Study reveals how protein machinery binds and wraps DNA to start replication

March 6, 2012, Brookhaven National Laboratory
The DNA replication origin recognition complex (ORC) is a six-protein machine with a slightly twisted half-ring structure (yellow). ORC is proposed to wrap around and bend approximately 70 base pairs of double stranded DNA (red and blue). When a replication initiator Cdc6 (green) joins ORC, the partial ring is now complete and ready to load another protein onto the DNA. This last protein (not shown) is the enzyme that unwinds the double stranded DNA so each strand can be replicated.

( -- Before any cell - healthy or cancerous - can divide, it has to replicate its DNA. So scientists who want to know how normal cells work - and perhaps how to stop abnormal ones - are keen to understand this process. As a step toward that goal, scientists at the U.S. Department of Energy's Brookhaven National Laboratory and collaborators have deciphered molecular-level details of the complex choreography by which intricate cellular proteins recognize and bind to DNA to start the replication process. The study is published in the March 7, 2012, issue of the journal Structure.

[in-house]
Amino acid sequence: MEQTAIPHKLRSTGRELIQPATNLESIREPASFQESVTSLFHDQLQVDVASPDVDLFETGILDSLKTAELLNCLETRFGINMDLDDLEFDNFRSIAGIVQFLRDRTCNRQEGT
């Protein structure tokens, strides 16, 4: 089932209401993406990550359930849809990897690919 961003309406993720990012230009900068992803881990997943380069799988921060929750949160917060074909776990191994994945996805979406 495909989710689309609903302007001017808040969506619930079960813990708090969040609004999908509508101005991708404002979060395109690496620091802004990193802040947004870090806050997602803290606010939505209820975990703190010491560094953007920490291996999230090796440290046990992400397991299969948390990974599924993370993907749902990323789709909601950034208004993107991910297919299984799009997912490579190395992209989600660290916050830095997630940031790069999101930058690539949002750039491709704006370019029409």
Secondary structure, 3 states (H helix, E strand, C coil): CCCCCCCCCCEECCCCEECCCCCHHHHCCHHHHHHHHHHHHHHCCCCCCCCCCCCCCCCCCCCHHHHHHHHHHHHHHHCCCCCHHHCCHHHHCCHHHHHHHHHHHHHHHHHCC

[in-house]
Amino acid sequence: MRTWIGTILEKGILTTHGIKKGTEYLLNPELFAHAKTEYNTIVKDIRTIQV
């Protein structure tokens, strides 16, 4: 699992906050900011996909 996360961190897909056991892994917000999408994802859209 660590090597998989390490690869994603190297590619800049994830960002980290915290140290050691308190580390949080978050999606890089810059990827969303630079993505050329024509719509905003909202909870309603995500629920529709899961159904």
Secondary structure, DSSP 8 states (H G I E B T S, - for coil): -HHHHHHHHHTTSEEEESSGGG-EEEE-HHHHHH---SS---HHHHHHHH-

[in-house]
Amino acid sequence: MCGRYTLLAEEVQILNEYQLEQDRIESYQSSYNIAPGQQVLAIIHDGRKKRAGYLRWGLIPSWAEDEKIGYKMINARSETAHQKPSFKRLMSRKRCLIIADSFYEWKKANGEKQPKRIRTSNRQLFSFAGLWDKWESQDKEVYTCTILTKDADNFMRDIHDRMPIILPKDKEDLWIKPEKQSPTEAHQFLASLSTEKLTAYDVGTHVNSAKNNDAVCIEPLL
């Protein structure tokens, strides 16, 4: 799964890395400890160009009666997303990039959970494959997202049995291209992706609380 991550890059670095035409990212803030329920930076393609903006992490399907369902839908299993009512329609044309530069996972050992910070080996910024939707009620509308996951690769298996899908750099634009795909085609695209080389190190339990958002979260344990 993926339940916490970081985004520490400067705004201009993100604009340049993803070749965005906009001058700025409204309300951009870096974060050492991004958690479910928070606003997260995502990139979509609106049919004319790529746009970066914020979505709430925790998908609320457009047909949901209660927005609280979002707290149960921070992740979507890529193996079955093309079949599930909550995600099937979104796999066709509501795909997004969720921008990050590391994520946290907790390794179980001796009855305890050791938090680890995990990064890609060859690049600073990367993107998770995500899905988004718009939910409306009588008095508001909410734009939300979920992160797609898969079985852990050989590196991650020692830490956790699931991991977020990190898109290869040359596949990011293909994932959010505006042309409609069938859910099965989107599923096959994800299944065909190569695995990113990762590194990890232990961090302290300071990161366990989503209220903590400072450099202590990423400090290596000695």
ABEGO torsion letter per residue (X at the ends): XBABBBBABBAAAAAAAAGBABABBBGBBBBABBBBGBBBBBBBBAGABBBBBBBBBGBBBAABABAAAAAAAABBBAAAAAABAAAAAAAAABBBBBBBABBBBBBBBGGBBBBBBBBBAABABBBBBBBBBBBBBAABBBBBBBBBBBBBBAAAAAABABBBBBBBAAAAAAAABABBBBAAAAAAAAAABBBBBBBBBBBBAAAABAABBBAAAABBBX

"Every cell starts to replicate its genome at defined DNA sites called 'origins of ,'" said Huilin Li, a biologist at Brookhaven Lab and Stony Brook University, who led the study. "A cell finds those origins in its vast genome with a protein 'machine' called the 'origin recognition complex,' or ORC."

In a typical , comprised of several million base pairs - the "letters" of the - there is only one such origin. However, in more complex eukaryotic organisms, such as humans with a genome of 3.4 billion base pairs, there may be tens of thousands of replication origins so that can be carried out simultaneously at these sites to duplicate the genome in a reasonable time.

The goal of the current effort was to understand the first steps of the enormously complex task of duplicating a eukaryotic genome: how the ORC recognizes and binds to the origin DNA, and how the origin-bound ORC enables the attachment of additional protein machinery that unwinds the DNA double helix into two single strands in preparation for DNA copying.

"This level of detail on the shape of the origin recognition complex and its interaction with DNA provides insight into a key cellular process, the initiation of DNA replication," said Daniel Janes, who oversees DNA replication grants at the National Institutes of Health's National Institute of General Medical Sciences, which partially supported the work. "Because DNA replication is closely tied to cell division, a thorough understanding of the process may lead to new ways to fight the uncontrolled cell division that characterizes cancer."